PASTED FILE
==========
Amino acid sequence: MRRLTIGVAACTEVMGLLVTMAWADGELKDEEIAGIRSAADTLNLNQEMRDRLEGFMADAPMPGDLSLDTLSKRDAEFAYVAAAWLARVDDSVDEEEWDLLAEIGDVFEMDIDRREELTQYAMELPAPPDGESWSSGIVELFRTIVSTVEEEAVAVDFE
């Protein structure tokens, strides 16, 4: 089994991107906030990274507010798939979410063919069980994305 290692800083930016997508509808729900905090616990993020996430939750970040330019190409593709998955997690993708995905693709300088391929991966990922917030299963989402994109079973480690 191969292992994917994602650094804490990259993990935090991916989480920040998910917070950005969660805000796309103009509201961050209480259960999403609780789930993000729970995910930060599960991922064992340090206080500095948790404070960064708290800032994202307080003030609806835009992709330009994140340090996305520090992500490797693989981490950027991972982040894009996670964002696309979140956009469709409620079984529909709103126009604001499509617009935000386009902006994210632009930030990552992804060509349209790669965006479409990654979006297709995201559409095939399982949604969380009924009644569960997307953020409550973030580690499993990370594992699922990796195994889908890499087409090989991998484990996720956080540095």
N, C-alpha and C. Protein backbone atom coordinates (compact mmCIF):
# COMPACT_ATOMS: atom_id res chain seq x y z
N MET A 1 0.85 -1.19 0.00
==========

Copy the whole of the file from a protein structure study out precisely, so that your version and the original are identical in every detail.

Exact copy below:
Amino acid sequence: MRRLTIGVAACTEVMGLLVTMAWADGELKDEEIAGIRSAADTLNLNQEMRDRLEGFMADAPMPGDLSLDTLSKRDAEFAYVAAAWLARVDDSVDEEEWDLLAEIGDVFEMDIDRREELTQYAMELPAPPDGESWSSGIVELFRTIVSTVEEEAVAVDFE
């Protein structure tokens, strides 16, 4: 089994991107906030990274507010798939979410063919069980994305 290692800083930016997508509808729900905090616990993020996430939750970040330019190409593709998955997690993708995905693709300088391929991966990922917030299963989402994109079973480690 191969292992994917994602650094804490990259993990935090991916989480920040998910917070950005969660805000796309103009509201961050209480259960999403609780789930993000729970995910930060599960991922064992340090206080500095948790404070960064708290800032994202307080003030609806835009992709330009994140340090996305520090992500490797693989981490950027991972982040894009996670964002696309979140956009469709409620079984529909709103126009604001499509617009935000386009902006994210632009930030990552992804060509349209790669965006479409990654979006297709995201559409095939399982949604969380009924009644569960997307953020409550973030580690499993990370594992699922990796195994889908890499087409090989991998484990996720956080540095």
N, C-alpha and C. Protein backbone atom coordinates (compact mmCIF):
# COMPACT_ATOMS: atom_id res chain seq x y z
N MET A 1 0.85 -1.19 0.00